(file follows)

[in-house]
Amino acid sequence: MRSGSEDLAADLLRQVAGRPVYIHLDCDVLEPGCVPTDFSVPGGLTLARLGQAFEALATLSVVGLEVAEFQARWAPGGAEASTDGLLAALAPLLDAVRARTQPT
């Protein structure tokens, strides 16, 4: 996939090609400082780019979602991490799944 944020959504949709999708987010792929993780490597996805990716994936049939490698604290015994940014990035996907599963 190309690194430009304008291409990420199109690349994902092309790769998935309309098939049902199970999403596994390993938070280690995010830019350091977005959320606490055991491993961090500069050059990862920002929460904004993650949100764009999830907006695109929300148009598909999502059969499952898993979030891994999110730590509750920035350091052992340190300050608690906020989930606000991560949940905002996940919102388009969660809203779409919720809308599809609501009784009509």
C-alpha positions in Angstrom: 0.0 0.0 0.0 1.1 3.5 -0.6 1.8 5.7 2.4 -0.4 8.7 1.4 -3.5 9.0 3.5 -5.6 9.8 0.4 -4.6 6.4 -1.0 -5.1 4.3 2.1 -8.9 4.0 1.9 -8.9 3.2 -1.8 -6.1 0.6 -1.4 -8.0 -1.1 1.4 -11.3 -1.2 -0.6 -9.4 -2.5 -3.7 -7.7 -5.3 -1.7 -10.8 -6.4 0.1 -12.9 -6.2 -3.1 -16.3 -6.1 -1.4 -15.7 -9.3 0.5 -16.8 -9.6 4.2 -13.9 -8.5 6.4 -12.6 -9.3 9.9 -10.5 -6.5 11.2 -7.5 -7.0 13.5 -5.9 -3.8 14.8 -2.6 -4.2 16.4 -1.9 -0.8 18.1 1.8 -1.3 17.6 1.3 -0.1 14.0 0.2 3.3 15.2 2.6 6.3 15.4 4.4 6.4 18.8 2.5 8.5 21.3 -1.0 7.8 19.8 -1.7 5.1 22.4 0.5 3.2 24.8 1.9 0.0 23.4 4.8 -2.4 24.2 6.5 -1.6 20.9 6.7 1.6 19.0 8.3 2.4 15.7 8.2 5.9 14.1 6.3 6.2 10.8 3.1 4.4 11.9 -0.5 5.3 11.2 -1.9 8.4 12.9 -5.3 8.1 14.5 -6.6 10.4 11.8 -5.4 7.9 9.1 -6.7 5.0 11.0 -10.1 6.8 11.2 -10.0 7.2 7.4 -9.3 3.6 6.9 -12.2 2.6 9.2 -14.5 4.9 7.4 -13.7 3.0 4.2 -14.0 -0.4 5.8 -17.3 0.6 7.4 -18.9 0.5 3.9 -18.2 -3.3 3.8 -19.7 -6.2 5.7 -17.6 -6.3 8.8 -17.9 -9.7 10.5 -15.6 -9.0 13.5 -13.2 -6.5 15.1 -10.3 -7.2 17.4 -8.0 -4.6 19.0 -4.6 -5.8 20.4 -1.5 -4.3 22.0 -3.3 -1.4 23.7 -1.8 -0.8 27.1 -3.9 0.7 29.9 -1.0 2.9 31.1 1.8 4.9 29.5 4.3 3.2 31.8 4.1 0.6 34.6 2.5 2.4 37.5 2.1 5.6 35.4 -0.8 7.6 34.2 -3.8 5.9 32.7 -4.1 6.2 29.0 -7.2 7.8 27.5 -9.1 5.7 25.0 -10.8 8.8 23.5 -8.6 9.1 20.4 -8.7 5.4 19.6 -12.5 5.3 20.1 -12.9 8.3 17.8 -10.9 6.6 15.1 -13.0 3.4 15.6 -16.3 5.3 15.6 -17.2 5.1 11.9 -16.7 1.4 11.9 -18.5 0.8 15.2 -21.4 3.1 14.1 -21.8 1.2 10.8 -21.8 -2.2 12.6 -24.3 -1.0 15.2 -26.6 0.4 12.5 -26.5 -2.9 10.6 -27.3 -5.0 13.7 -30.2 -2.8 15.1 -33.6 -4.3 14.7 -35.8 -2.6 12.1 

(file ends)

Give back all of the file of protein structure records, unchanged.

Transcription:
[in-house]
Amino acid sequence: MRSGSEDLAADLLRQVAGRPVYIHLDCDVLEPGCVPTDFSVPGGLTLARLGQAFEALATLSVVGLEVAEFQARWAPGGAEASTDGLLAALAPLLDAVRARTQPT
């Protein structure tokens, strides 16, 4: 996939090609400082780019979602991490799944 944020959504949709999708987010792929993780490597996805990716994936049939490698604290015994940014990035996907599963 190309690194430009304008291409990420199109690349994902092309790769998935309309098939049902199970999403596994390993938070280690995010830019350091977005959320606490055991491993961090500069050059990862920002929460904004993650949100764009999830907006695109929300148009598909999502059969499952898993979030891994999110730590509750920035350091052992340190300050608690906020989930606000991560949940905002996940919102388009969660809203779409919720809308599809609501009784009509």
C-alpha positions in Angstrom: 0.0 0.0 0.0 1.1 3.5 -0.6 1.8 5.7 2.4 -0.4 8.7 1.4 -3.5 9.0 3.5 -5.6 9.8 0.4 -4.6 6.4 -1.0 -5.1 4.3 2.1 -8.9 4.0 1.9 -8.9 3.2 -1.8 -6.1 0.6 -1.4 -8.0 -1.1 1.4 -11.3 -1.2 -0.6 -9.4 -2.5 -3.7 -7.7 -5.3 -1.7 -10.8 -6.4 0.1 -12.9 -6.2 -3.1 -16.3 -6.1 -1.4 -15.7 -9.3 0.5 -16.8 -9.6 4.2 -13.9 -8.5 6.4 -12.6 -9.3 9.9 -10.5 -6.5 11.2 -7.5 -7.0 13.5 -5.9 -3.8 14.8 -2.6 -4.2 16.4 -1.9 -0.8 18.1 1.8 -1.3 17.6 1.3 -0.1 14.0 0.2 3.3 15.2 2.6 6.3 15.4 4.4 6.4 18.8 2.5 8.5 21.3 -1.0 7.8 19.8 -1.7 5.1 22.4 0.5 3.2 24.8 1.9 0.0 23.4 4.8 -2.4 24.2 6.5 -1.6 20.9 6.7 1.6 19.0 8.3 2.4 15.7 8.2 5.9 14.1 6.3 6.2 10.8 3.1 4.4 11.9 -0.5 5.3 11.2 -1.9 8.4 12.9 -5.3 8.1 14.5 -6.6 10.4 11.8 -5.4 7.9 9.1 -6.7 5.0 11.0 -10.1 6.8 11.2 -10.0 7.2 7.4 -9.3 3.6 6.9 -12.2 2.6 9.2 -14.5 4.9 7.4 -13.7 3.0 4.2 -14.0 -0.4 5.8 -17.3 0.6 7.4 -18.9 0.5 3.9 -18.2 -3.3 3.8 -19.7 -6.2 5.7 -17.6 -6.3 8.8 -17.9 -9.7 10.5 -15.6 -9.0 13.5 -13.2 -6.5 15.1 -10.3 -7.2 17.4 -8.0 -4.6 19.0 -4.6 -5.8 20.4 -1.5 -4.3 22.0 -3.3 -1.4 23.7 -1.8 -0.8 27.1 -3.9 0.7 29.9 -1.0 2.9 31.1 1.8 4.9 29.5 4.3 3.2 31.8 4.1 0.6 34.6 2.5 2.4 37.5 2.1 5.6 35.4 -0.8 7.6 34.2 -3.8 5.9 32.7 -4.1 6.2 29.0 -7.2 7.8 27.5 -9.1 5.7 25.0 -10.8 8.8 23.5 -8.6 9.1 20.4 -8.7 5.4 19.6 -12.5 5.3 20.1 -12.9 8.3 17.8 -10.9 6.6 15.1 -13.0 3.4 15.6 -16.3 5.3 15.6 -17.2 5.1 11.9 -16.7 1.4 11.9 -18.5 0.8 15.2 -21.4 3.1 14.1 -21.8 1.2 10.8 -21.8 -2.2 12.6 -24.3 -1.0 15.2 -26.6 0.4 12.5 -26.5 -2.9 10.6 -27.3 -5.0 13.7 -30.2 -2.8 15.1 -33.6 -4.3 14.7 -35.8 -2.6 12.1 